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Looking Into Potential Improper Inducements By Boras Corp.

Scott Boras‘ company might have exploited Dominican Republic talented baseball players by giving them and their families loans and other payments in return for a better chance to represent the players and earn back the money paid out, and more, through the commissions received on their signing bonuses.  Scott Boras and his company would stand to make much more money off of the players if they made it to the Majors, earned more than minimum salary, and kept Boras Corp. as their agency for representation.

But what we really care about here is that these disbursements might contravene MLB Players Association Rules and Regulations.  If the loans were registered with the union, then the MLBPA would move on.  But if Boras Corp. did not first consult with the union regarding these loans, there could be consequences for the company’s prior actions.

As always, my colleague Gabe Feldman, head of the sports law department at Tulane Law School, has some insightful comments on the matter.

“You worry that these agents are gaining ownership over these prospects.  And the prospects then feel so indebted to the agents that the prospects feel that they cannot leave the agent for another.”

And I agree.  But instead of talking too much about the exploitation of innocent Dominican players, let’s stay focused on the MLBPA Rules and Regulations, which Boras and his team of lawyers should be combing over a few times this holiday weekend.

The MLBPA Regulations Governing Player Agents were amended as of October 1, 2010.  Unfortunately, I do not have a good uploaded copy of the old Regulations, which would have been the regulations that Boras Corp. was operating under when it provided any money to Dominican prospects.  The new Regs may be found at the end of this post.  Pay specific attention to Pages 20 and 21.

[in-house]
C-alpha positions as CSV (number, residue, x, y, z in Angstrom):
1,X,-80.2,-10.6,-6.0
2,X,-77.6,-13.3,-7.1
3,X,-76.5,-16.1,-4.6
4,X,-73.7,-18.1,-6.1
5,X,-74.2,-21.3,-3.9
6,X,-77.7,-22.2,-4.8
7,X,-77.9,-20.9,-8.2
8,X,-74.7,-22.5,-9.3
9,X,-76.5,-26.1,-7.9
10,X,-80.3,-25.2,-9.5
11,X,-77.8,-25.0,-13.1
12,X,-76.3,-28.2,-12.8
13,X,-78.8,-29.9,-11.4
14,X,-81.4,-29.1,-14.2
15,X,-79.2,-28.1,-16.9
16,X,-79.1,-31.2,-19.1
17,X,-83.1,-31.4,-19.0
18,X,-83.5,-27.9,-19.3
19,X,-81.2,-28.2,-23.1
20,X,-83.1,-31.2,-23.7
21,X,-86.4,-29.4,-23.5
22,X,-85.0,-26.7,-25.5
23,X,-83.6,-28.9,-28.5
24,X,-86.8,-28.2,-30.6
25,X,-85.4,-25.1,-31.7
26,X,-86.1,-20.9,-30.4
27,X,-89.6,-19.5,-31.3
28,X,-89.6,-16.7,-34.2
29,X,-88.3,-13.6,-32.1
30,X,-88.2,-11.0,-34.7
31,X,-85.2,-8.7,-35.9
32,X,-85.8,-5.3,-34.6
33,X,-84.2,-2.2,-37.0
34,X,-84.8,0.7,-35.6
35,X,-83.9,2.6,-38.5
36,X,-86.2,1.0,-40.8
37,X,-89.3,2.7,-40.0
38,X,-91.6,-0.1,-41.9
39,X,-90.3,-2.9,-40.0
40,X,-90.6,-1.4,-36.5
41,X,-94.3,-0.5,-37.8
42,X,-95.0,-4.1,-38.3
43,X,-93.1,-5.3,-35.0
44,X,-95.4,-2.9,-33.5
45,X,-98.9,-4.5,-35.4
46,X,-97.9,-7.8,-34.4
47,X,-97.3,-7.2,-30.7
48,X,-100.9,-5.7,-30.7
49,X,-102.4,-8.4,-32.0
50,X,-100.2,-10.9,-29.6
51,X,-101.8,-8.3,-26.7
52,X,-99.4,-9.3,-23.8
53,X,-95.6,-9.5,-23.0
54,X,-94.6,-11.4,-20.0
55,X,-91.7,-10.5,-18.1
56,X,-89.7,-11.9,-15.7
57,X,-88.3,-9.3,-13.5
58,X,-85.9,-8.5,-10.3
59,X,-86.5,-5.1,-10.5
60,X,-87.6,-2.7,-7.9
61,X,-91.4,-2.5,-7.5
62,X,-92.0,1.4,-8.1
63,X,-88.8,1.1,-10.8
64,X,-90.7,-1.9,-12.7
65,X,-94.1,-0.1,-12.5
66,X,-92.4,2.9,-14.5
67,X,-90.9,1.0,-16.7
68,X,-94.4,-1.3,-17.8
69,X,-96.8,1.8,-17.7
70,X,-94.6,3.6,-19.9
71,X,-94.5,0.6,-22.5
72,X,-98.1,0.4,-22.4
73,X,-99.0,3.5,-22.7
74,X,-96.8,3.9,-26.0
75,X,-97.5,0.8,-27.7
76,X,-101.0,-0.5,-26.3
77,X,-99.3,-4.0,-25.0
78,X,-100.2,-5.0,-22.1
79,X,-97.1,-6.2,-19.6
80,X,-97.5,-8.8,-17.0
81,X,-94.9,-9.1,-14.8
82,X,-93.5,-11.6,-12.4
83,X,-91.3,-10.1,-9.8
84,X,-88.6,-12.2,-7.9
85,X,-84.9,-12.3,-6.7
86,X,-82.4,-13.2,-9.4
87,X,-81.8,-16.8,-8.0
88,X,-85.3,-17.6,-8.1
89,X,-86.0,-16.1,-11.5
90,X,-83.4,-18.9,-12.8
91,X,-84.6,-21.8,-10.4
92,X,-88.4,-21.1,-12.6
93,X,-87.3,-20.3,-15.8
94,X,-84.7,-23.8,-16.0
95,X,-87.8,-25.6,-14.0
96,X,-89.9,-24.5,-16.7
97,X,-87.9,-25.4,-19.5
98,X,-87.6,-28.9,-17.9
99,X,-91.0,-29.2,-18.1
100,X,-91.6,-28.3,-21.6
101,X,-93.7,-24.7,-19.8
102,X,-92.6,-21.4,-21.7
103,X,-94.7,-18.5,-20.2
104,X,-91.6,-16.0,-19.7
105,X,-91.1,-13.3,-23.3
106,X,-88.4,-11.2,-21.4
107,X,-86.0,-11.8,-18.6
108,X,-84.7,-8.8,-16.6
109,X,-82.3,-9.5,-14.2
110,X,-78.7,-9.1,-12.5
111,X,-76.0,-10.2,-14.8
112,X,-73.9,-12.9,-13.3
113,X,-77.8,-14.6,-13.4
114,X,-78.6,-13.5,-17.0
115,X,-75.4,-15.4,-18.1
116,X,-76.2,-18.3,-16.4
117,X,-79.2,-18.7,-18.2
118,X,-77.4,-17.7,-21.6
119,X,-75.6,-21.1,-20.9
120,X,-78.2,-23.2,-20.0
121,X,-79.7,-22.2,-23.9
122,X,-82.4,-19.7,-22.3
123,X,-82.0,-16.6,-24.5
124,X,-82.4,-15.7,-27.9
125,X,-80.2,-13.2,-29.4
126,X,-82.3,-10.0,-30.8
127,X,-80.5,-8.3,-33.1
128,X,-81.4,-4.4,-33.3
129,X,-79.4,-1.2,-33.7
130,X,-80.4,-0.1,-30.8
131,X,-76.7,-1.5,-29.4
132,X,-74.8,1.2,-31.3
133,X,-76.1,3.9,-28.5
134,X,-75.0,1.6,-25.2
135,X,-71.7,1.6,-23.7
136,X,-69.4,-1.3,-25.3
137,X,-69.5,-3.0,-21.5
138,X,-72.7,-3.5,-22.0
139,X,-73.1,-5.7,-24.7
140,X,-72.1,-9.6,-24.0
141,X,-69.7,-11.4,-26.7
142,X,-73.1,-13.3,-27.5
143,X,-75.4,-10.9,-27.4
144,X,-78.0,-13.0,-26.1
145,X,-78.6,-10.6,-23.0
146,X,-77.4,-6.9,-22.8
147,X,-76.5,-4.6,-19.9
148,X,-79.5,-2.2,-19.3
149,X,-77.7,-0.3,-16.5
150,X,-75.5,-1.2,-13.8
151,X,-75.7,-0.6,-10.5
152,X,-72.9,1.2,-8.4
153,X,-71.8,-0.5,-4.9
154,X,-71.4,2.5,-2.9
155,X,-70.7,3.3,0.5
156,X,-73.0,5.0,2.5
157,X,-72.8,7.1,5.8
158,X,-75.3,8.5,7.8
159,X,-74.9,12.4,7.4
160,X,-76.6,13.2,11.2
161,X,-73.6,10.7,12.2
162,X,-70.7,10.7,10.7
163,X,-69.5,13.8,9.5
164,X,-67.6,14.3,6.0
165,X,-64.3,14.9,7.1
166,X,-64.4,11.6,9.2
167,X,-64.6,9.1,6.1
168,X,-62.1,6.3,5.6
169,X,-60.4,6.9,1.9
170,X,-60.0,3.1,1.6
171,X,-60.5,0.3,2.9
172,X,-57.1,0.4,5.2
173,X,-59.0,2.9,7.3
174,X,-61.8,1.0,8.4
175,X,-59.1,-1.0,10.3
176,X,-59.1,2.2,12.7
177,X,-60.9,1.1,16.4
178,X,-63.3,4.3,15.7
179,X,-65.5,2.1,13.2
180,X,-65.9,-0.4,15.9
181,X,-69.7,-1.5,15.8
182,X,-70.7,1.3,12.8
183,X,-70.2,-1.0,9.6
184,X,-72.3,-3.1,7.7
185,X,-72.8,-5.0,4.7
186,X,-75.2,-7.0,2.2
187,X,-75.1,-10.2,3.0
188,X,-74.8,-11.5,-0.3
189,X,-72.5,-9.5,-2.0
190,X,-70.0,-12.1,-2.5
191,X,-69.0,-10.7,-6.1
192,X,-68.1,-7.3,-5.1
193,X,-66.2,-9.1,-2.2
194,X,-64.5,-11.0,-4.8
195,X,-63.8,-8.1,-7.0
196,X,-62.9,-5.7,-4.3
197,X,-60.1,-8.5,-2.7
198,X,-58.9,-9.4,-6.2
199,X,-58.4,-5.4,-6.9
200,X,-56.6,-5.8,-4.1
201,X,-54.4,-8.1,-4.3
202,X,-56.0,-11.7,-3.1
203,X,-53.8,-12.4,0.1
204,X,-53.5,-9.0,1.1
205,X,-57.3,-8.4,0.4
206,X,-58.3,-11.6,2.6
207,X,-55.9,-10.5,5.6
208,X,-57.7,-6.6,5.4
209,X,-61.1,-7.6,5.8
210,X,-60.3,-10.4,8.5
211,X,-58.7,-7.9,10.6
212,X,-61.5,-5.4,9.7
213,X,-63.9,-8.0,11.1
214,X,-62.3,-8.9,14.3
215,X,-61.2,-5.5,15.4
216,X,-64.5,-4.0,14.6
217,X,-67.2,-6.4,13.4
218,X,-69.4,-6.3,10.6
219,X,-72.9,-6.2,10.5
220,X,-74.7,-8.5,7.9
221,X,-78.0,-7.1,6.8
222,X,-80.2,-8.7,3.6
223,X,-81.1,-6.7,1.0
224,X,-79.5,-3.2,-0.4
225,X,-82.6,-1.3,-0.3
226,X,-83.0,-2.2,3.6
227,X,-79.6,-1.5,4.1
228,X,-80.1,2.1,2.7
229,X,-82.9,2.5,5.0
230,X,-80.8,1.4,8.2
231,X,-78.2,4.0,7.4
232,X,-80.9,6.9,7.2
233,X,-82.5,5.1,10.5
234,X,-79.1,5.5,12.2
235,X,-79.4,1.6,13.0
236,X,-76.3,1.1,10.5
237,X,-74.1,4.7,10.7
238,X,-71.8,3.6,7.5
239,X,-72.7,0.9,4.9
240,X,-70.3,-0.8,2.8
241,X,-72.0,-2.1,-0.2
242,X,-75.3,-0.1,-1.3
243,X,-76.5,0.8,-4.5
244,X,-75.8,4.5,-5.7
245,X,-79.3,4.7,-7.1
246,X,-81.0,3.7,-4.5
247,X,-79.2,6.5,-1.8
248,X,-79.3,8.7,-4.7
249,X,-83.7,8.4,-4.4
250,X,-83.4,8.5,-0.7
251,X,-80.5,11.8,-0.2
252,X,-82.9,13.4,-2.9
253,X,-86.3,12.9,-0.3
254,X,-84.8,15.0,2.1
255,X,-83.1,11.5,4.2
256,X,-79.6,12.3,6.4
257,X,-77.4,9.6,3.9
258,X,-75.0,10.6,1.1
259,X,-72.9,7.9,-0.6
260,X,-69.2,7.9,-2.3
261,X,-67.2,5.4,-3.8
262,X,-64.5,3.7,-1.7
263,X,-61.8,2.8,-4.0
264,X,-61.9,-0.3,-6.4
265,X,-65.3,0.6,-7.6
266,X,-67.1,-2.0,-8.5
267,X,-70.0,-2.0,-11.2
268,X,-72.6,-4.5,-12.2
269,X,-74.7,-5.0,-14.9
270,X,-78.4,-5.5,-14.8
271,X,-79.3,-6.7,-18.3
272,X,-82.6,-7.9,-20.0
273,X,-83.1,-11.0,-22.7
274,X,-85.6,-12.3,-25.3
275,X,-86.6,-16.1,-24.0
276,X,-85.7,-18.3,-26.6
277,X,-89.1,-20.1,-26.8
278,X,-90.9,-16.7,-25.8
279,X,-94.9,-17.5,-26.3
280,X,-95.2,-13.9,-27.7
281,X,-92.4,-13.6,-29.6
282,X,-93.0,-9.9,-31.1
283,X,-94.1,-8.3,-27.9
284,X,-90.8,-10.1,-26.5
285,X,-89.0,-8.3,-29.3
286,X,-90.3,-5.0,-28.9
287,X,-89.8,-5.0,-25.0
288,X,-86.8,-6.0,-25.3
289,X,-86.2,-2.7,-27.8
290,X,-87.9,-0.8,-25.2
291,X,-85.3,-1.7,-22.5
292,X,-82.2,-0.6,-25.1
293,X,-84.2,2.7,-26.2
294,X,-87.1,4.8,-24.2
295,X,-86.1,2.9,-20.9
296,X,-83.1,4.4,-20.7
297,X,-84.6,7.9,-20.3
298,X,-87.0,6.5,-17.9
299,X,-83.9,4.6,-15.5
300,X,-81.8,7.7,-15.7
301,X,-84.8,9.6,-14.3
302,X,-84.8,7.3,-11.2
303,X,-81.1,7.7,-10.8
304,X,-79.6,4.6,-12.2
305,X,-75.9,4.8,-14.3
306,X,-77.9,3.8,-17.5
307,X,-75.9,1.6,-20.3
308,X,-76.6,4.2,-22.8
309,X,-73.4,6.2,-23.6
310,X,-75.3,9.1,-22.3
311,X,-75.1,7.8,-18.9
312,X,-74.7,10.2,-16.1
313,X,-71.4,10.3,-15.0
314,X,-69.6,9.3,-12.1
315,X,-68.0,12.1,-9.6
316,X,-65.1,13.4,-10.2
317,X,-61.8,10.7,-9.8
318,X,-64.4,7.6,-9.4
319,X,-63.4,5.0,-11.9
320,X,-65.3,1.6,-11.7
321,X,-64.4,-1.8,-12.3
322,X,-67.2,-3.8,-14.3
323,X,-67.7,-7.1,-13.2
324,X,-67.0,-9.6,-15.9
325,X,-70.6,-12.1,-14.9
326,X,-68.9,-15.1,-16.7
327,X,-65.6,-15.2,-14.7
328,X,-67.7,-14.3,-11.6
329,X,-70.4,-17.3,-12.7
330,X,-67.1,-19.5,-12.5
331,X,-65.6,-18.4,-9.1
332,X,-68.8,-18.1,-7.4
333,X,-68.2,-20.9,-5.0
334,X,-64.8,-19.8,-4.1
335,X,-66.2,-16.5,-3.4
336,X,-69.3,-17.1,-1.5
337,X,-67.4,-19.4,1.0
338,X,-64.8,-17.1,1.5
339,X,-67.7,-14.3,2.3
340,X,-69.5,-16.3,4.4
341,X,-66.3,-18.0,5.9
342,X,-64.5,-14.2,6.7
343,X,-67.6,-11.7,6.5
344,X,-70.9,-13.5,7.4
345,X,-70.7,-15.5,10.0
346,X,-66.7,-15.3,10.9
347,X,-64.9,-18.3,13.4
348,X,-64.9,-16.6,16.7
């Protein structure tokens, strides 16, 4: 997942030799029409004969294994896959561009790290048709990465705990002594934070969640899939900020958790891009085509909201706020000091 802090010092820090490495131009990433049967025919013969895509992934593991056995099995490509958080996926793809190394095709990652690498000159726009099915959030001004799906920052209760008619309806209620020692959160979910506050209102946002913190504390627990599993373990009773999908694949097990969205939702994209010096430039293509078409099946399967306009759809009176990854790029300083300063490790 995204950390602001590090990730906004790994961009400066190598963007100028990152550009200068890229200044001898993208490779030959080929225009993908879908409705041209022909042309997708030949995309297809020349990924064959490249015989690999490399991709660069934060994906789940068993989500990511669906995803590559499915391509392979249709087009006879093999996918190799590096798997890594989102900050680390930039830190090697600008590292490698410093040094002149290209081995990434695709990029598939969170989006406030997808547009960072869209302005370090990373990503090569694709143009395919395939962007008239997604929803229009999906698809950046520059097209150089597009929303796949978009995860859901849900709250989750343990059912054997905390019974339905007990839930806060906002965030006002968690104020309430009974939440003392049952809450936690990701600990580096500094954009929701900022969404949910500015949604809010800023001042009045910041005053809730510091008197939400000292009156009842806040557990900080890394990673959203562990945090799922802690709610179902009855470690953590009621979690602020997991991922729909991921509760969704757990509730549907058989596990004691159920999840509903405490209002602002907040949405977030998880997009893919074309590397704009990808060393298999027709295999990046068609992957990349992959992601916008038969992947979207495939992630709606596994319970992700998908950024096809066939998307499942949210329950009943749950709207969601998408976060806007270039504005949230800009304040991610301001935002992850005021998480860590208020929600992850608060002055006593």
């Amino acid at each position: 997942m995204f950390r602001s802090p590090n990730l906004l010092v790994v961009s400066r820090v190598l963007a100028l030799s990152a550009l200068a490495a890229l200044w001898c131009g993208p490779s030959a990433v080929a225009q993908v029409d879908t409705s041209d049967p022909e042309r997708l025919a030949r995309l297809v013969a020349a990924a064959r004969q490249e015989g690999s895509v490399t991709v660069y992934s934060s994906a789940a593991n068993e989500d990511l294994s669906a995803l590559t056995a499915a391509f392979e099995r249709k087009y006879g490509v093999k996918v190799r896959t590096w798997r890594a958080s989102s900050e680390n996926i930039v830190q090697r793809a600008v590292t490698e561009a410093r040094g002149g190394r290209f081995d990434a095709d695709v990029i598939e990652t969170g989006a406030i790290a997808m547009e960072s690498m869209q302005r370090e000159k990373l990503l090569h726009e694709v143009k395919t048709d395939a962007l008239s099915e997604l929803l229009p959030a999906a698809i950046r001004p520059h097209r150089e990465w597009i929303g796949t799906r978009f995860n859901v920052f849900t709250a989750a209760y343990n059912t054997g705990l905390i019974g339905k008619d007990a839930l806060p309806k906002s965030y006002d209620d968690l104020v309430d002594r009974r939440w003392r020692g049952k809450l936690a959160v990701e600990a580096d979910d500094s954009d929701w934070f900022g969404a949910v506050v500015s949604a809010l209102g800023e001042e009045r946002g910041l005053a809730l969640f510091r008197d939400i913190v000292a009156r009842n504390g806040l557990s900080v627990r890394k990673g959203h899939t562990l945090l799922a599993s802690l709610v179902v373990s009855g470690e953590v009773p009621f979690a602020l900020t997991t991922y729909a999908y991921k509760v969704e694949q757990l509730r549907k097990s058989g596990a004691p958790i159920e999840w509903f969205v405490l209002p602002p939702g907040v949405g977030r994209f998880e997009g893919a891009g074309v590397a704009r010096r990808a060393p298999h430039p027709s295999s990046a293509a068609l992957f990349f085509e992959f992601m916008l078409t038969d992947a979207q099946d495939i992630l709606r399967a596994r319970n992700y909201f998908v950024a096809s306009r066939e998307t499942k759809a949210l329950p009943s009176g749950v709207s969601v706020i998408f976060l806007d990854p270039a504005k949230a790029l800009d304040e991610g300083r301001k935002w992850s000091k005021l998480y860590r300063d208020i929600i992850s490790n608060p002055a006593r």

These rules state that no money or other thing of value may be provided to a player, or any person related to the player, for the purpose of inducing or encouraging the player to use or continue to use any person’s or firm’s services as a Player Agent, Representative, or Draft Advisor.  Read everything that follows that statement and quickly see that this issue could become one of interpretation.  My money is on Boras coming out of this unscathed.

By Darren Heitner

Darren Heitner created Sports Agent Blog as a New Year's Resolution on December 31, 2005. Originally titled, "I Want To Be A Sports Agent," the website was founded with the intention of causing Heitner to learn more about the profession that he wanted to join, meet reputable individuals in the space and force himself to stay on top of the latest news and trends.

Heitner now runs Heitner Legal, P.L.L.C., which is a law firm with many practice areas, including sports law and contract law. Heitner has represented numerous athletes and sports agents as legal counsel. He has also served as an Adjunct Professor at Indiana University Bloomington from 2011-2014, where he created and taught a course titled, Sport Agency Management, which included subjects ranging from NCAA regulations to athlete agent certification and the rules governing the profession. Heitner serves as an Adjunct Professor at the University of Florida Levin College of Law, where he teaches a Sports Law class that includes case law surrounding athlete agents and the NCAA rules.